In the “What were they thinking” file, under Nissan (it’s a big tab, that one), there lies a curious AWD contraption with a strange name. It’s not quite as disturbing as the Toyota Will IV or as hilarious as the Mitsuoka Viewt, but it sort of defies common sense the way only JDM vehicles can. But before I could put it under the CC microscope, a specimen was needed.
I had promised myself that I’d catch it (but release it back into the wild) in due course, and so, one fine day, I did. Very soon after, I also caught a green Forza. No, that’s not a disease, though these days, you could be forgiven for thinking it was. But let’s start this in order of (bizarre) appearance.
In October 1993, Nissan displayed a prototype on their stand at the Tokyo Motor Show that met with overwhelming public approval. It was a cross between a small saloon and an SUV, draped in a boxy body with a touch of the neo-retro style that had just started to become popular. The Rasheen craze was born. The company now had to figure how to capitalize on this sudden fandom: prototypes and styling exercises displayed at these venues are not usually destined to turn into production models, but sometimes, one must strike while the iron is hot.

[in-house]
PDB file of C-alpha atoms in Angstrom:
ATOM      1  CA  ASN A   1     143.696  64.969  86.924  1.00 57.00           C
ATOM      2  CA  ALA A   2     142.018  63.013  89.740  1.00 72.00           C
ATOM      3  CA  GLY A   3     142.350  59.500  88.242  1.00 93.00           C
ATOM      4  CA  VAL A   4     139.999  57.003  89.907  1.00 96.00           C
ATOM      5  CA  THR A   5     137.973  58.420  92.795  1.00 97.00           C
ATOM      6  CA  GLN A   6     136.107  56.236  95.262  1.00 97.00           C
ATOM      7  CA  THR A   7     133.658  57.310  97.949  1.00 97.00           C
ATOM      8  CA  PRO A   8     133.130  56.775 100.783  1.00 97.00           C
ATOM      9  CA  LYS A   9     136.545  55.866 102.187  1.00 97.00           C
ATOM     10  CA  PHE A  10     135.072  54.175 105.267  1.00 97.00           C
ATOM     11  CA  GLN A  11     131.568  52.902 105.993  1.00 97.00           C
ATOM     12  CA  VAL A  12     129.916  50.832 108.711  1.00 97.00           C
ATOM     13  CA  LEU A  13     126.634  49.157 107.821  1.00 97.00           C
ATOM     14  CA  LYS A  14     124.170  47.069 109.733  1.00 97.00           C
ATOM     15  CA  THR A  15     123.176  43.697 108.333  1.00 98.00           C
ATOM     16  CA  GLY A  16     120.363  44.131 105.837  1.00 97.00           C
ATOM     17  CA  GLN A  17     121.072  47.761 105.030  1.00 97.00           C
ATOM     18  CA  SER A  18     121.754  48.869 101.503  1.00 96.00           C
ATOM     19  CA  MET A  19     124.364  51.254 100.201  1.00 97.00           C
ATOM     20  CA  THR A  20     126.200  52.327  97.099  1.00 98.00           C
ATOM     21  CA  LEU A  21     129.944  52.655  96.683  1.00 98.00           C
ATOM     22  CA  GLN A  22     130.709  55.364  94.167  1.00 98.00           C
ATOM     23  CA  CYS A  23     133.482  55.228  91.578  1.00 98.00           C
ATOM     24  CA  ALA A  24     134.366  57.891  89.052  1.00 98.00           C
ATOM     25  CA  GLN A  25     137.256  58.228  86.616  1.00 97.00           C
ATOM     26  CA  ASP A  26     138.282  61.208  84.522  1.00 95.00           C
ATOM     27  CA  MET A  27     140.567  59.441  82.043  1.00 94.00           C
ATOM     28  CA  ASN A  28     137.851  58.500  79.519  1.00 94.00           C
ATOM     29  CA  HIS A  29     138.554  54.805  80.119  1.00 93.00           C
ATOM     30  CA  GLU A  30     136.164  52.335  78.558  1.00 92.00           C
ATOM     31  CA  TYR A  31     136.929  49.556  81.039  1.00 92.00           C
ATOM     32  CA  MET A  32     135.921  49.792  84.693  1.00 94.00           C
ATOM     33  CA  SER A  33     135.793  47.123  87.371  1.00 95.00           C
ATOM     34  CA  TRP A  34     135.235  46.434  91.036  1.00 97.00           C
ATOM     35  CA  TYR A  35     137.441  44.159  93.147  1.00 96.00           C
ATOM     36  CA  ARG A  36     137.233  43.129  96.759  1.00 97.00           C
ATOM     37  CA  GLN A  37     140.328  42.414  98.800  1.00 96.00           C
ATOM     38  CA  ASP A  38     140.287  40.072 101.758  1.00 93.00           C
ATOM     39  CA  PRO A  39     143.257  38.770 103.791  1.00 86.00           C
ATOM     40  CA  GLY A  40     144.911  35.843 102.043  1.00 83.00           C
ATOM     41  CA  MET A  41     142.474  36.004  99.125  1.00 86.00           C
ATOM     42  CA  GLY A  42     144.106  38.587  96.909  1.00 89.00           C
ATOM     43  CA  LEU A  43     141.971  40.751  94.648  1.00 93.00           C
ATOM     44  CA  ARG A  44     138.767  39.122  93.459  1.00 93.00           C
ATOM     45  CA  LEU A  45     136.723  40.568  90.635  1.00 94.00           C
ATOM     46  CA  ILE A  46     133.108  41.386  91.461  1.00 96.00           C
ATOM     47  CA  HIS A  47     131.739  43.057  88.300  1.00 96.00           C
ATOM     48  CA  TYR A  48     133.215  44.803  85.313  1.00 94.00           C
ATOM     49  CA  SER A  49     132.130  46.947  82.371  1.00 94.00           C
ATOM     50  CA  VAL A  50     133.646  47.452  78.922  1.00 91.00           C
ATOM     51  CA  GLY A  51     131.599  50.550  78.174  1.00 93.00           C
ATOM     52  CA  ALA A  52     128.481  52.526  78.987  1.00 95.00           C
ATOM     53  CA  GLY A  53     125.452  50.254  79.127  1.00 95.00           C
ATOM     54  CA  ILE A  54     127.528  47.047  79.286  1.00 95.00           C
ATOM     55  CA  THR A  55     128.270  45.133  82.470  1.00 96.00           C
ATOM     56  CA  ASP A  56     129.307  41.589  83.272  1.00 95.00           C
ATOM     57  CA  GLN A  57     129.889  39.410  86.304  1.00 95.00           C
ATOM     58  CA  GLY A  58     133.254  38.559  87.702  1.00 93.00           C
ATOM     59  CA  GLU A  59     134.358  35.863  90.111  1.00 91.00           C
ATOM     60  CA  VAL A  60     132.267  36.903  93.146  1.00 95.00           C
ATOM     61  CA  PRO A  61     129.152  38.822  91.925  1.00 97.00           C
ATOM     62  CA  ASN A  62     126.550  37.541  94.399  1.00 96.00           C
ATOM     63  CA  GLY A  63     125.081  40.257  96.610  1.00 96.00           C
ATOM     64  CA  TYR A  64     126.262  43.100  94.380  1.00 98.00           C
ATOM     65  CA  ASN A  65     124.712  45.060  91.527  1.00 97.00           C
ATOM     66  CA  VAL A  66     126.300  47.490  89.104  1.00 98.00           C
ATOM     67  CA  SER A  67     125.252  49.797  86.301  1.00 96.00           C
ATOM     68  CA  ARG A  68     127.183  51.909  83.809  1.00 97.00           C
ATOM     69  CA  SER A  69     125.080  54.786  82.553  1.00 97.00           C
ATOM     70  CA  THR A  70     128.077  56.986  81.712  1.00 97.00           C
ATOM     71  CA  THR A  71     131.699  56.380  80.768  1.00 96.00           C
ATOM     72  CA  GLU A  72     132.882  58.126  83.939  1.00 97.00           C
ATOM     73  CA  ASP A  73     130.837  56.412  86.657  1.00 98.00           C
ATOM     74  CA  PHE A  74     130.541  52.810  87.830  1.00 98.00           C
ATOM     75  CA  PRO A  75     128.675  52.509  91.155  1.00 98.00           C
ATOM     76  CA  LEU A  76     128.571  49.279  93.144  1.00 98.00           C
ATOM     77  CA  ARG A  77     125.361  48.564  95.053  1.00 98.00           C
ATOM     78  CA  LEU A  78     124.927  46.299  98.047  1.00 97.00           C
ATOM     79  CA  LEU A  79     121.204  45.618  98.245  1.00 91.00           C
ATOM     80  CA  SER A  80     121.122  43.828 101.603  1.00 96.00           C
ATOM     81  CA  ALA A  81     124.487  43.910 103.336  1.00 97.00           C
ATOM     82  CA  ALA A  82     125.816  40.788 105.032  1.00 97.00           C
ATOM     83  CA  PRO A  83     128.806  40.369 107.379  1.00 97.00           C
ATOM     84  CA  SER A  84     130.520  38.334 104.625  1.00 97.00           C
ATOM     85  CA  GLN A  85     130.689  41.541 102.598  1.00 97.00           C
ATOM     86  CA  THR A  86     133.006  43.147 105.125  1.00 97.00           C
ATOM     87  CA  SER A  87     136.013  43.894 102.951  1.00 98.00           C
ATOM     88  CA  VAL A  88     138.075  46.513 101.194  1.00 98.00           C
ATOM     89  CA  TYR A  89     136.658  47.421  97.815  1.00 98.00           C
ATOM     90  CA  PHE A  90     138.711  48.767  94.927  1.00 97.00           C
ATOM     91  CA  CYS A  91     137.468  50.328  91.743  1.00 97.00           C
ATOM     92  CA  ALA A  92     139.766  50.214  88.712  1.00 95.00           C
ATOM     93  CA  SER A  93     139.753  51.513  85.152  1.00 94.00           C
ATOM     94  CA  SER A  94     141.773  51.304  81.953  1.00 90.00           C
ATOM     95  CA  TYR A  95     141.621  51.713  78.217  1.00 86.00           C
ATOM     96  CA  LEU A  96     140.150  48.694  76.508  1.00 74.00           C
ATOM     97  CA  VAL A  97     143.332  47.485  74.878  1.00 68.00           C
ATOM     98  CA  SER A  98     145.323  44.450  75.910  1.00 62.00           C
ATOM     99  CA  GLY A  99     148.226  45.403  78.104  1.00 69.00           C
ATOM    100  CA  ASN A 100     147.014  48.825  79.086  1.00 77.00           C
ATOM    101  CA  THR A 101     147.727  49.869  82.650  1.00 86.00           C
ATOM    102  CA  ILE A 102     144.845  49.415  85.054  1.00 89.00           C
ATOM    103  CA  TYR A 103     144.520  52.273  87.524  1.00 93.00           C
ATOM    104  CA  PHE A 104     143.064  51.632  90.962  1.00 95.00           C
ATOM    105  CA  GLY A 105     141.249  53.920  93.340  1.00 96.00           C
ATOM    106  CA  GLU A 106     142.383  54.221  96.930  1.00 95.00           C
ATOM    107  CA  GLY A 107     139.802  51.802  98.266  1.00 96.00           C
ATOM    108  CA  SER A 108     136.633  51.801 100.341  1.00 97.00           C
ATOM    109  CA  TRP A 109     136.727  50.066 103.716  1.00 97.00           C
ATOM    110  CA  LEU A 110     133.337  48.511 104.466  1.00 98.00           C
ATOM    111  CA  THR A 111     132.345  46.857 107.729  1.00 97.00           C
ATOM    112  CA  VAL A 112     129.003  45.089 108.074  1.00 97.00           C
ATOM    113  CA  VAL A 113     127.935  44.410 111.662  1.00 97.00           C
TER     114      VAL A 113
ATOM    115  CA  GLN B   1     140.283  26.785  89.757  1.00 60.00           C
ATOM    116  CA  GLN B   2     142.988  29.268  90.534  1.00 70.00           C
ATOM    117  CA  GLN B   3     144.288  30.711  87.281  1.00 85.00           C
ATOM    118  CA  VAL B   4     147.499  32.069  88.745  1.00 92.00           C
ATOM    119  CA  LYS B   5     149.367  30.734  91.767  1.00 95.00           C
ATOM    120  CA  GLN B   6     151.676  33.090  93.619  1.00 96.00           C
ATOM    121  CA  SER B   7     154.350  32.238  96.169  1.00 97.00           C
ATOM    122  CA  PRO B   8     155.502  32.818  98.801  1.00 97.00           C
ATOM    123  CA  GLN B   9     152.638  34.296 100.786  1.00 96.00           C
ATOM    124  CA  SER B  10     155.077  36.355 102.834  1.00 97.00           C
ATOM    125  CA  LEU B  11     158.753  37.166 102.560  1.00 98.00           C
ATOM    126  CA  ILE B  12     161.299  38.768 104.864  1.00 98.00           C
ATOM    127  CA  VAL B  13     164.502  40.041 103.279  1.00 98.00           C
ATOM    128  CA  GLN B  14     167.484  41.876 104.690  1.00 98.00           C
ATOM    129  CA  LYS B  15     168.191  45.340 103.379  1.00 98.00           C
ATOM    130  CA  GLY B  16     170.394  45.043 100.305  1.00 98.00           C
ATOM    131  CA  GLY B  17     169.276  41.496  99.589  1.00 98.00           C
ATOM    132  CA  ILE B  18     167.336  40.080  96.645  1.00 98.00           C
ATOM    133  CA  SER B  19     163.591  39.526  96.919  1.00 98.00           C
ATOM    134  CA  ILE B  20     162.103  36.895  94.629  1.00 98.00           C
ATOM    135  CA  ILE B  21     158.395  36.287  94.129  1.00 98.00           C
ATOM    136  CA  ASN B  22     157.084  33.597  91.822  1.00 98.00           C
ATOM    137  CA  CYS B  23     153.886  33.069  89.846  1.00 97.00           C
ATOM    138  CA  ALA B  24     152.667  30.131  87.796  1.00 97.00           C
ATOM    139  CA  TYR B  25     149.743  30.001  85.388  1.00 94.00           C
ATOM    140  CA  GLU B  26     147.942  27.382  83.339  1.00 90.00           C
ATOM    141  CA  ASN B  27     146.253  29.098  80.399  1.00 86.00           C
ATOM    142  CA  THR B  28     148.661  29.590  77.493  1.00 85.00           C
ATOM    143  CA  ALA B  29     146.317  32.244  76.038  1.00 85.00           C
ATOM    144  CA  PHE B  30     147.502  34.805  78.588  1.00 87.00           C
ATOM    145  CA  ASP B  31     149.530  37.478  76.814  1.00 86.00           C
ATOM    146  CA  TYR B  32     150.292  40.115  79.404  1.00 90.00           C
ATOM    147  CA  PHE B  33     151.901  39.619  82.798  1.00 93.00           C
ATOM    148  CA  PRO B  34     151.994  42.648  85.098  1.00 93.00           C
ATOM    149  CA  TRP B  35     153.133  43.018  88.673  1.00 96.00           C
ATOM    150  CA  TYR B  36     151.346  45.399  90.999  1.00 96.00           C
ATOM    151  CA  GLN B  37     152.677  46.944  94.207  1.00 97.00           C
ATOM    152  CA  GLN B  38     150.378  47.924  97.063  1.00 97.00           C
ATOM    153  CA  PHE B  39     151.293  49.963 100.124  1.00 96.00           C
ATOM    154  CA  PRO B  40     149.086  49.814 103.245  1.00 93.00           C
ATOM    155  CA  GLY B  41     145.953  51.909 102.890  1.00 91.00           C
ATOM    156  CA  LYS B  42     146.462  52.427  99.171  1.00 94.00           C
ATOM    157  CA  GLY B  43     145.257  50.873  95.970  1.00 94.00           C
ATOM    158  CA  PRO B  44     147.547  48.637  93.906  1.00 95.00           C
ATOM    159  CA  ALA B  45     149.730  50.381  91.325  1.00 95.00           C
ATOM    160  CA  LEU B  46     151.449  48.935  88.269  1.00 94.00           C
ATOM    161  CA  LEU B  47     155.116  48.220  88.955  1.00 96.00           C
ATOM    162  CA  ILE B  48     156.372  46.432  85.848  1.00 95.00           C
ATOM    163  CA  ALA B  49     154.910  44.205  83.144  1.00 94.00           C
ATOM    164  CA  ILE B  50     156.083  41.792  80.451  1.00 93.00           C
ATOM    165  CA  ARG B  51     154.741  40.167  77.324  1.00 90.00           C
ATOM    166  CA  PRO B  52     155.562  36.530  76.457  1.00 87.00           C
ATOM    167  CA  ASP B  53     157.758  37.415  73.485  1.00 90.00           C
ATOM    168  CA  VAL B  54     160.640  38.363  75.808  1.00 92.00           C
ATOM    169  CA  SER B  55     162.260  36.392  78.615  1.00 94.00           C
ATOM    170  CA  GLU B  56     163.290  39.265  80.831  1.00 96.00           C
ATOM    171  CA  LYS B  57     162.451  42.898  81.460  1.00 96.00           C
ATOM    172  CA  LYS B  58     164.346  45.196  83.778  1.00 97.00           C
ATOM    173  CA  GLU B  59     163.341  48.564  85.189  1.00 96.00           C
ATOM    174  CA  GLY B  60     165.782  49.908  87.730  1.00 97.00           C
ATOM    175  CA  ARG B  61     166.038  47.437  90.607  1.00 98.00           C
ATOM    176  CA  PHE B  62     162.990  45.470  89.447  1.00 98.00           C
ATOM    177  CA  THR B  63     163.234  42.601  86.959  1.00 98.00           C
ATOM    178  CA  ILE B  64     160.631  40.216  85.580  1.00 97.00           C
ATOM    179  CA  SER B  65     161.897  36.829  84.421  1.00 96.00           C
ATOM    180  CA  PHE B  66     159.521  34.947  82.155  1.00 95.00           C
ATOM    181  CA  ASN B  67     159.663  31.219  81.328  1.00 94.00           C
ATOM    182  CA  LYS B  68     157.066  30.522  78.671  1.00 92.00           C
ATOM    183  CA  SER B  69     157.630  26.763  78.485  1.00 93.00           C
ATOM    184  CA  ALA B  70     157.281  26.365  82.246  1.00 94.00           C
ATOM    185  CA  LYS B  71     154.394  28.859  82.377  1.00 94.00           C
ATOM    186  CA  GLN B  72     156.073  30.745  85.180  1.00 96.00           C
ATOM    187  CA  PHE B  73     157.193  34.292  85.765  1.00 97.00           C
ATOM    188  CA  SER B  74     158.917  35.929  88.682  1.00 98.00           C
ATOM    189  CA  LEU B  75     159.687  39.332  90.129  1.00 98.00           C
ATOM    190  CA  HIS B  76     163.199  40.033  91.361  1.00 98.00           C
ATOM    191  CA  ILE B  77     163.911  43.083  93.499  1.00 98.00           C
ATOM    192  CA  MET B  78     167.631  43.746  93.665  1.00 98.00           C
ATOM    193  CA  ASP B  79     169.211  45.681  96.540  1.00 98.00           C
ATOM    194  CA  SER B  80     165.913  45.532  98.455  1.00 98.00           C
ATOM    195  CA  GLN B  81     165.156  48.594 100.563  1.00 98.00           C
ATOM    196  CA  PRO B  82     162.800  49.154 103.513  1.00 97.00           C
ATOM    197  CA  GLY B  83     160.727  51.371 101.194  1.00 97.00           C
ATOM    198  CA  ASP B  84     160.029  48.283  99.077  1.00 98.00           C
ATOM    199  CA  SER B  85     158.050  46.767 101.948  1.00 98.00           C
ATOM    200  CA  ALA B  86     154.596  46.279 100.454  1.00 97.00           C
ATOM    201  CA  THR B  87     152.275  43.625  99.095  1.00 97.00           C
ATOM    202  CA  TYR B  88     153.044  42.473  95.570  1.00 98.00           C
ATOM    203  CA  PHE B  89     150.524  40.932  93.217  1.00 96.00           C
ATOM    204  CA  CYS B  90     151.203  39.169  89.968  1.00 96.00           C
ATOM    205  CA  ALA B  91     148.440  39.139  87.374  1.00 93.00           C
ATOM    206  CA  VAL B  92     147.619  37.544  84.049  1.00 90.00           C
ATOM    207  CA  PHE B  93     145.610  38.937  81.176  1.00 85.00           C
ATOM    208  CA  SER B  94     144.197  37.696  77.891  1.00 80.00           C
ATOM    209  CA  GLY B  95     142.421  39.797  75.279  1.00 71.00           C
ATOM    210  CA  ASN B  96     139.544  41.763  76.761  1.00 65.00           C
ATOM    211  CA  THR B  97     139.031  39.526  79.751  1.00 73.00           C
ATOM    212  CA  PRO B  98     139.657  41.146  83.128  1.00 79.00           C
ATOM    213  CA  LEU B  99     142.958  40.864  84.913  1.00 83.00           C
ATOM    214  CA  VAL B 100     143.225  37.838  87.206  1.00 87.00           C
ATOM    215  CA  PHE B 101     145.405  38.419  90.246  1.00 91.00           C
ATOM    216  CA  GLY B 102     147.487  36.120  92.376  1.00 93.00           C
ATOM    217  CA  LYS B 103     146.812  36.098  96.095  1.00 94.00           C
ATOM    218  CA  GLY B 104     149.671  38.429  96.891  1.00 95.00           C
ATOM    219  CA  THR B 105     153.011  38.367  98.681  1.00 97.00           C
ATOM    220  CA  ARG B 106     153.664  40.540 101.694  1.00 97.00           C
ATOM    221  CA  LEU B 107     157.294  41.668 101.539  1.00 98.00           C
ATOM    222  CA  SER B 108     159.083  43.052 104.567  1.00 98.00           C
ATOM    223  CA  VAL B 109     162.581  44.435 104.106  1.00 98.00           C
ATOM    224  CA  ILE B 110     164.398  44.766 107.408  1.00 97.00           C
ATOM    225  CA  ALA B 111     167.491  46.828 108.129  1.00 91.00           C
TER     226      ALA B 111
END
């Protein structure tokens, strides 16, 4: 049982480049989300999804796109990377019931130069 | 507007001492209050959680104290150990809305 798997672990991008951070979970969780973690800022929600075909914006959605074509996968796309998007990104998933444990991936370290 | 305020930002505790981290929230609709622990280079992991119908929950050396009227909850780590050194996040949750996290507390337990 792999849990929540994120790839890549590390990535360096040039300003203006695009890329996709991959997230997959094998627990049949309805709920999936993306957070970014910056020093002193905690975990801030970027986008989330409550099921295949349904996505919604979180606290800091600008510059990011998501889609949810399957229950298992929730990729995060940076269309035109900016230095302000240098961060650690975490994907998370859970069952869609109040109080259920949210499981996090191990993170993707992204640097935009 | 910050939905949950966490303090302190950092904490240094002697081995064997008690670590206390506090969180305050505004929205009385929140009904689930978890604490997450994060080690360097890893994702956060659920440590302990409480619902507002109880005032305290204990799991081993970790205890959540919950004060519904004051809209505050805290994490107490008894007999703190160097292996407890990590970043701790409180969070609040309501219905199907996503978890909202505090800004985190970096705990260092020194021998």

Nissan turned to Takada, a Yokohama-based firm that had grown from being an auto parts supplier to a sort of Japanese equivalent of Karmann or Heuliez. If you had a special version of a car you wanted made in low volumes, Takada could do that for you – they worked with Nissan on the Be-1 and a host of other models (the similarly retro-themed Pao and Figaro (above), but also the Silvia and March convertibles), but also worked for Isuzu, Mitsubishi and Subaru. By December 1994, the production version of the Nissan Rasheen was unleashed.